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View Diary: Morning Feature: Sticky Narratives, Part I - How Many Are We? (199 comments)

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  •  Agree, of course (4+ / 0-)
    Recommended by:
    hannah, JanF, NCrissieB, addisnana

    We can't make a case to Fred that depends on him understanding an arcane concept that he is not familiar with. And we really can't get mad at Fred and call him stupid because of that unfamiliarity. Both because that's bad politics, and because Fred really isn't stupid. He just doesn't live inside our brains, thinking all the same stuff that we think.

    Al Gore proved that with his film 'An Inconvenient Truth', where he had two uninterrupted hours to explain climate change in systemic terms. Not too many Fred's left the theater failing to understand, and the overall impact of the film was to completely change the political defaults around the climate change issue.

    Now, we're not often going to have two full hours to explain our systems case, and most of us won't have so well developed an explanation ready to go anyway. But we might be able to talk about relevant, connected parts of a system. Like for instance, the way that our broken, wasteful health care system hurts the economy, so fixing health care is necessary for job creation. If Fred started the conversation worried about jobs, he'll leave it wanting to help Obama fix health care.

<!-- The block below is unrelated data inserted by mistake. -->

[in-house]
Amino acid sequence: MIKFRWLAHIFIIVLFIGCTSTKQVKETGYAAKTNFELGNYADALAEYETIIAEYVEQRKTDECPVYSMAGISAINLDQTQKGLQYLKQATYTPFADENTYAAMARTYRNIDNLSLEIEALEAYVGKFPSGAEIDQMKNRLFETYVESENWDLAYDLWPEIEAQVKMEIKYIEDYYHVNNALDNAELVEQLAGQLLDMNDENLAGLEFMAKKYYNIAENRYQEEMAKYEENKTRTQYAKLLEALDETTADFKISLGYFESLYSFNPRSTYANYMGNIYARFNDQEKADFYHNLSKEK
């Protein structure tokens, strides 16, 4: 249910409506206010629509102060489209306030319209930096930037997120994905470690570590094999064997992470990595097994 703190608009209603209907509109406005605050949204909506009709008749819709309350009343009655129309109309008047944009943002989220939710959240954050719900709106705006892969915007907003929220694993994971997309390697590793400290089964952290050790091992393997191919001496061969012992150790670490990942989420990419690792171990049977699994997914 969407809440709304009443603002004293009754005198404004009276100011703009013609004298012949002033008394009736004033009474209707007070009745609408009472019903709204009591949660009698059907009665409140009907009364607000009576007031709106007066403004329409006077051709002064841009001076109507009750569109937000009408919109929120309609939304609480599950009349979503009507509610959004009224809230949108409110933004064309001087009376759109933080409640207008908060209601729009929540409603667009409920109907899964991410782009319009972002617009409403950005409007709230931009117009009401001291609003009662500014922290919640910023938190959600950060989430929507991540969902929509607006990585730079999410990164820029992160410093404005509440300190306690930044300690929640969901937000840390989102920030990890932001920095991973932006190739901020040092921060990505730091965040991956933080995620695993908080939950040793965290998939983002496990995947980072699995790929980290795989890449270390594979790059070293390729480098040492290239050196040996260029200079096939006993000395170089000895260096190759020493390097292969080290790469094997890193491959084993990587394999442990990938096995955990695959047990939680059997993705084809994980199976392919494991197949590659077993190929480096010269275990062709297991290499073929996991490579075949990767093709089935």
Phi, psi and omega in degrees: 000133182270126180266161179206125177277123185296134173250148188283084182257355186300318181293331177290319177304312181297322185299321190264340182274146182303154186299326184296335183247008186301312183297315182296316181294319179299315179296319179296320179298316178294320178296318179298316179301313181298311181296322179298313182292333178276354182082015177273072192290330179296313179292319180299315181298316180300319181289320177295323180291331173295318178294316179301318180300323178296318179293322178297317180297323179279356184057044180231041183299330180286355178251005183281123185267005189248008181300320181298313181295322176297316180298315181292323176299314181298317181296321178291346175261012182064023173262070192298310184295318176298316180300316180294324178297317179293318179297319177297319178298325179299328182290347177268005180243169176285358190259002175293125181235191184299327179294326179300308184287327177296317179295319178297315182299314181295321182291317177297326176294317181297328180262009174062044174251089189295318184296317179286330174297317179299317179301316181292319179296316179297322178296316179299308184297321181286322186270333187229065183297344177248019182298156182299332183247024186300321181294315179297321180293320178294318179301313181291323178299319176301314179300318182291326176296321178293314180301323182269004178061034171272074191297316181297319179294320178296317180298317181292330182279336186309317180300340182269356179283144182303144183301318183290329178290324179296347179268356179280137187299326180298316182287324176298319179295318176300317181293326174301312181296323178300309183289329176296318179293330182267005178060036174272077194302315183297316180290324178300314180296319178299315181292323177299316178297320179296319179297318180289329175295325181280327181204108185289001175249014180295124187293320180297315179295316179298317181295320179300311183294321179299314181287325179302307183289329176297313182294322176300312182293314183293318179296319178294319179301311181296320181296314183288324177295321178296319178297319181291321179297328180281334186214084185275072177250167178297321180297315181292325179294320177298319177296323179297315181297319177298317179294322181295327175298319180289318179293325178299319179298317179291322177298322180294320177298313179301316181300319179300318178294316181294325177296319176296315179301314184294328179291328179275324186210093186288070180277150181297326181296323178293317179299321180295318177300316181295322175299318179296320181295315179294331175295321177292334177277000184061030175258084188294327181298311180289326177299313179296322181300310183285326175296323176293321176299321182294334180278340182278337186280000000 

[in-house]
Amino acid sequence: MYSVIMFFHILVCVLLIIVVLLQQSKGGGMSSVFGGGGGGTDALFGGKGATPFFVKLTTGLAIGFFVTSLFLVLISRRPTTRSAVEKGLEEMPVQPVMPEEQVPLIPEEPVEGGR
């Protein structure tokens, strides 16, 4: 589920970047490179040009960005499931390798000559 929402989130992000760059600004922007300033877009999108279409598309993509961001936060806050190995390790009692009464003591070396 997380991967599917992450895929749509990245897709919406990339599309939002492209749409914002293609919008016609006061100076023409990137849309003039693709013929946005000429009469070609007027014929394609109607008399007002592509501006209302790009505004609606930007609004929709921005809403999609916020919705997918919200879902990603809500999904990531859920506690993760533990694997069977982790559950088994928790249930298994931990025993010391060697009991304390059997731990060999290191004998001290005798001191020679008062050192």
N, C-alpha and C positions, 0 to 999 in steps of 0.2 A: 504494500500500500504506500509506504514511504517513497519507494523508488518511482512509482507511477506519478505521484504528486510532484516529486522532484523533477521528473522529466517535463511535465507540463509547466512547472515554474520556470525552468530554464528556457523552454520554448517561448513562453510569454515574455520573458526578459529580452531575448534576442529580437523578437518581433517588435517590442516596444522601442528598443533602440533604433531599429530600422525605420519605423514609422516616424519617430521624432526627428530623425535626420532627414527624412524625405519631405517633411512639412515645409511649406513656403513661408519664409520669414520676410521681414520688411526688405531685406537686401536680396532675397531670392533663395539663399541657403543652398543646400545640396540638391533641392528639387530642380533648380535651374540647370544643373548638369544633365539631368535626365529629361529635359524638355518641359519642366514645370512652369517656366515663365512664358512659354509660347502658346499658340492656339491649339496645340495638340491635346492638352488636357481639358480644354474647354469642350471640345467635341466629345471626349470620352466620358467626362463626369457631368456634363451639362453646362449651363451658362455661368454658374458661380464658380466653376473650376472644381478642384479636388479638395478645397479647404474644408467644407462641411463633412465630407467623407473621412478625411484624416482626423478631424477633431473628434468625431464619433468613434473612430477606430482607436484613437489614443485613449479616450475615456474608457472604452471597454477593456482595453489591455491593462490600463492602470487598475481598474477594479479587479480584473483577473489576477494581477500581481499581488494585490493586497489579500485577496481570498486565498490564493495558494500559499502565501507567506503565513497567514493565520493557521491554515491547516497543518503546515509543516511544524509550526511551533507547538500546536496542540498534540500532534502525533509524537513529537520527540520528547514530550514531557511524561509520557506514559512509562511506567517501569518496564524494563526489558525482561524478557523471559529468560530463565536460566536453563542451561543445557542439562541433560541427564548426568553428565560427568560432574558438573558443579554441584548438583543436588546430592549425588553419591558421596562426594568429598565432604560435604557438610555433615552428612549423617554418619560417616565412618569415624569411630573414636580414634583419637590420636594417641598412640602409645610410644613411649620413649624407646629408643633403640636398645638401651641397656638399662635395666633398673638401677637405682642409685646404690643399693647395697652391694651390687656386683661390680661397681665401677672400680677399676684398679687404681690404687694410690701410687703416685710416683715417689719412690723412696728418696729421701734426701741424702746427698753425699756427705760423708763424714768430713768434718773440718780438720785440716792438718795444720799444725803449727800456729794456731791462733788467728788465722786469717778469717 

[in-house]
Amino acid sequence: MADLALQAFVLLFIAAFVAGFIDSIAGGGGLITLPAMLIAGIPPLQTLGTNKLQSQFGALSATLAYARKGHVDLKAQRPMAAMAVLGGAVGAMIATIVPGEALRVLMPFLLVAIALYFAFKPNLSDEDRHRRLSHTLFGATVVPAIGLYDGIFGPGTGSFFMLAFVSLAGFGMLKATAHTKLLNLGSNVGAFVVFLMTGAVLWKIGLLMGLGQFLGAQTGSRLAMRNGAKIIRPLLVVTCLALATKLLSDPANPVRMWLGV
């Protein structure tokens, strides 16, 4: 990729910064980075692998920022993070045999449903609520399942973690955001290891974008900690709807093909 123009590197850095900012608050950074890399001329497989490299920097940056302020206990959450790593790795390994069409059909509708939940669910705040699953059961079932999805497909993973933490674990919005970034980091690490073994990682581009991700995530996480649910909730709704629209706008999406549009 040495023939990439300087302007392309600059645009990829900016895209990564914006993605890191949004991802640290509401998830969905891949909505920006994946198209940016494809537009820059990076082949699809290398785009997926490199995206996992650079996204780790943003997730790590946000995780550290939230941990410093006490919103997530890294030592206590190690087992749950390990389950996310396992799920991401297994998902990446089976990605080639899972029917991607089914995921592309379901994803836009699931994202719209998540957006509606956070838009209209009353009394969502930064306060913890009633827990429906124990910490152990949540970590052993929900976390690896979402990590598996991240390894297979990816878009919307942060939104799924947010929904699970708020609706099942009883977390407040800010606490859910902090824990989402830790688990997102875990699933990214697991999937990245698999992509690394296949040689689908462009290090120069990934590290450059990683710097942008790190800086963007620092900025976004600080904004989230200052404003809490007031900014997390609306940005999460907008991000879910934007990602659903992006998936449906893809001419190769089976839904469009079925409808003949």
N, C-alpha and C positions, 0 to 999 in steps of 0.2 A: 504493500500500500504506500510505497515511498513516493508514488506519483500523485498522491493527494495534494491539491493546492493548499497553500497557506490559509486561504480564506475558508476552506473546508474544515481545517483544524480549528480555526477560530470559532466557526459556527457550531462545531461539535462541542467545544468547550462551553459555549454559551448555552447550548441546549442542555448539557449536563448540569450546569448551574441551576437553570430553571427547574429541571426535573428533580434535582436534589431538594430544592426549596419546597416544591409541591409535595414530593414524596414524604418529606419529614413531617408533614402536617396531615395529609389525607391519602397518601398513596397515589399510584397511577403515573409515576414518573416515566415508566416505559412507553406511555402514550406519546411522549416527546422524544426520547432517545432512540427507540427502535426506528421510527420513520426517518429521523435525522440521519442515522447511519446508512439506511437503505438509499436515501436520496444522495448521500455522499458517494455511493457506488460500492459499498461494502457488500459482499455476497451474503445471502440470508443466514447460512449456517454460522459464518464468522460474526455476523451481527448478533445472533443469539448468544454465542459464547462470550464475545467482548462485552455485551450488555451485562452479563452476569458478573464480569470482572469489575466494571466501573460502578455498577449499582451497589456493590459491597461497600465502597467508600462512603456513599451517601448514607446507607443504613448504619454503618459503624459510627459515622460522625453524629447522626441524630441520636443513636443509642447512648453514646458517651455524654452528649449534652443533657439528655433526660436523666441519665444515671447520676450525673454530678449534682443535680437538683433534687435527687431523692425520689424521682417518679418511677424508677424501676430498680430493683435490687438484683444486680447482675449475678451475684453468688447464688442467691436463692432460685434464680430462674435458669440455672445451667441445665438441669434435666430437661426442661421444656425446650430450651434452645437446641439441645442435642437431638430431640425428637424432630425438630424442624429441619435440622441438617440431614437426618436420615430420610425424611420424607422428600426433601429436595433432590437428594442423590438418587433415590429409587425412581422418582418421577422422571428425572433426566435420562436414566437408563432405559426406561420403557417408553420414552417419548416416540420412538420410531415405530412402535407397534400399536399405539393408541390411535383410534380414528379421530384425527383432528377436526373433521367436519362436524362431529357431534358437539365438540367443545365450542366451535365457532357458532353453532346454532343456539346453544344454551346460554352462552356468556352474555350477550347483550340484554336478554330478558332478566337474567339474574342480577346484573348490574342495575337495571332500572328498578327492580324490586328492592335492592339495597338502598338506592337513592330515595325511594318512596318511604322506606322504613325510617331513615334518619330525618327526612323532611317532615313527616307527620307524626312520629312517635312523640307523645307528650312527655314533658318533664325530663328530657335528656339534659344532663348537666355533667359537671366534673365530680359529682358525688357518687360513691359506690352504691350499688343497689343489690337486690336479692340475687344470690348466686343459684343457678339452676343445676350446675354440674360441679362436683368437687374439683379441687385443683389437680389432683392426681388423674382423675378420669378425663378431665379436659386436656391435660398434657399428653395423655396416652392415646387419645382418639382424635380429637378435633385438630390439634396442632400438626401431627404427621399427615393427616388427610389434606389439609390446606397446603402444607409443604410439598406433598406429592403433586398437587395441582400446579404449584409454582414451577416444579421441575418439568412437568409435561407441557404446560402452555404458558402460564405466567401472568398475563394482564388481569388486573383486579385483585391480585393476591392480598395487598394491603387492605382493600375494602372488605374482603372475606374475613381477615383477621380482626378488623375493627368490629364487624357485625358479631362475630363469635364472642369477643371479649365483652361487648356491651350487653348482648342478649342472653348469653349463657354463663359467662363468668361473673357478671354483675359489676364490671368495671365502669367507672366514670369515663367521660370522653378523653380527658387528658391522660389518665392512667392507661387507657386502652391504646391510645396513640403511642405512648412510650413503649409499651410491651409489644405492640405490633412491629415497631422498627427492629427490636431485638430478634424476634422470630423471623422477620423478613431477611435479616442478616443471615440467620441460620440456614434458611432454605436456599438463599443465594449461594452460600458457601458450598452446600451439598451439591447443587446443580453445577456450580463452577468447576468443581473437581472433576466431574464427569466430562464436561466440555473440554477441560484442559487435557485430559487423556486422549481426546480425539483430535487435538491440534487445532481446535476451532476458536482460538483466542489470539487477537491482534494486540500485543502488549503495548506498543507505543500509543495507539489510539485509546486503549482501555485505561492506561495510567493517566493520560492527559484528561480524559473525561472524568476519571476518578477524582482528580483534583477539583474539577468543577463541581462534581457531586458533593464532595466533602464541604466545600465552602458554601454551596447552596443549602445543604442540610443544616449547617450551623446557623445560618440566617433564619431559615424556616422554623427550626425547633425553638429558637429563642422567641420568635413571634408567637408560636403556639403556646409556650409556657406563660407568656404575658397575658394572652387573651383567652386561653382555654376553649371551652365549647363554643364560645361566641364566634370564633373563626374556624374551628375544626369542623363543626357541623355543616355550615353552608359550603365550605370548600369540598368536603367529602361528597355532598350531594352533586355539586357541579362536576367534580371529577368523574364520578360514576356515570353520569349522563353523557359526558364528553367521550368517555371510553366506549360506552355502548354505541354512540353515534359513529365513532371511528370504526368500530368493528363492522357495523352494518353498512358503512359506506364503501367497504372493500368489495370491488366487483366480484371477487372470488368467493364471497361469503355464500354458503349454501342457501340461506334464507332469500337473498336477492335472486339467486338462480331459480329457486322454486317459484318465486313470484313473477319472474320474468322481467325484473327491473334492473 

If even a limited systems approach won't work for a particular Fred, then a specific example of how rising insurance costs have resulted in jobs being cut at a local business might do the trick. By illustrating systemic effects, we can activate systemic awareness even if we never use system-type vocabulary like "the economy" or "capitalism".

    Oh, almost forgot-- huggs etc!

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